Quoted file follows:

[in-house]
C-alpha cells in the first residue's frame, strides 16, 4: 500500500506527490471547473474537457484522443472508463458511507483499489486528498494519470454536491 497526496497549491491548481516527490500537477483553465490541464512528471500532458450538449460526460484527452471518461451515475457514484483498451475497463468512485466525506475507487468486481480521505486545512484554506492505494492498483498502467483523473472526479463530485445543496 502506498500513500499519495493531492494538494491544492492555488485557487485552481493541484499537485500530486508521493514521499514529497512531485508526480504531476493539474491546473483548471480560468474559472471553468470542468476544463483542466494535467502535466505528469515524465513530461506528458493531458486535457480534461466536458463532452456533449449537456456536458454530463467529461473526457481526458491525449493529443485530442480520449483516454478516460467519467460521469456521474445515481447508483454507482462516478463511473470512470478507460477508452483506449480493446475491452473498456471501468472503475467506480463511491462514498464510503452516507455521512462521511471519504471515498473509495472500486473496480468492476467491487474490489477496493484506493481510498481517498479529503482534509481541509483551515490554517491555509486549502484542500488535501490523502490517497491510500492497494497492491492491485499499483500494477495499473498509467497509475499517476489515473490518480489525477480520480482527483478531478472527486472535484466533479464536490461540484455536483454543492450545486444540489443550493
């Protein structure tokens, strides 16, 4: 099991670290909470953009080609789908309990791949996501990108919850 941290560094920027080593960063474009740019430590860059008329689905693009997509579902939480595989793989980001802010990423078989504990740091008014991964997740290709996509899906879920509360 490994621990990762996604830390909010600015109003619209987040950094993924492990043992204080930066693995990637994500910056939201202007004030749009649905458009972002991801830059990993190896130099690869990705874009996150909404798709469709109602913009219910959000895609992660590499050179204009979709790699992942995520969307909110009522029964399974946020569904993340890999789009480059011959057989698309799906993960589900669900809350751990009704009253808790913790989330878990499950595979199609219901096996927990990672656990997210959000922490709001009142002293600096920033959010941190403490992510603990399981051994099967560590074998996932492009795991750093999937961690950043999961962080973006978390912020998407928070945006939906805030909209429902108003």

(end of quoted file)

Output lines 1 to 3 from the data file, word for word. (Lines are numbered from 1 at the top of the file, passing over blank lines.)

[in-house]
C-alpha cells in the first residue's frame, strides 16, 4: 500500500506527490471547473474537457484522443472508463458511507483499489486528498494519470454536491 497526496497549491491548481516527490500537477483553465490541464512528471500532458450538449460526460484527452471518461451515475457514484483498451475497463468512485466525506475507487468486481480521505486545512484554506492505494492498483498502467483523473472526479463530485445543496 502506498500513500499519495493531492494538494491544492492555488485557487485552481493541484499537485500530486508521493514521499514529497512531485508526480504531476493539474491546473483548471480560468474559472471553468470542468476544463483542466494535467502535466505528469515524465513530461506528458493531458486535457480534461466536458463532452456533449449537456456536458454530463467529461473526457481526458491525449493529443485530442480520449483516454478516460467519467460521469456521474445515481447508483454507482462516478463511473470512470478507460477508452483506449480493446475491452473498456471501468472503475467506480463511491462514498464510503452516507455521512462521511471519504471515498473509495472500486473496480468492476467491487474490489477496493484506493481510498481517498479529503482534509481541509483551515490554517491555509486549502484542500488535501490523502490517497491510500492497494497492491492491485499499483500494477495499473498509467497509475499517476489515473490518480489525477480520480482527483478531478472527486472535484466533479464536490461540484455536483454543492450545486444540489443550493
């Protein structure tokens, strides 16, 4: 099991670290909470953009080609789908309990791949996501990108919850 941290560094920027080593960063474009740019430590860059008329689905693009997509579902939480595989793989980001802010990423078989504990740091008014991964997740290709996509899906879920509360 490994621990990762996604830390909010600015109003619209987040950094993924492990043992204080930066693995990637994500910056939201202007004030749009649905458009972002991801830059990993190896130099690869990705874009996150909404798709469709109602913009219910959000895609992660590499050179204009979709790699992942995520969307909110009522029964399974946020569904993340890999789009480059011959057989698309799906993960589900669900809350751990009704009253808790913790989330878990499950595979199609219901096996927990990672656990997210959000922490709001009142002293600096920033959010941190403490992510603990399981051994099967560590074998996932492009795991750093999937961690950043999961962080973006978390912020998407928070945006939906805030909209429902108003």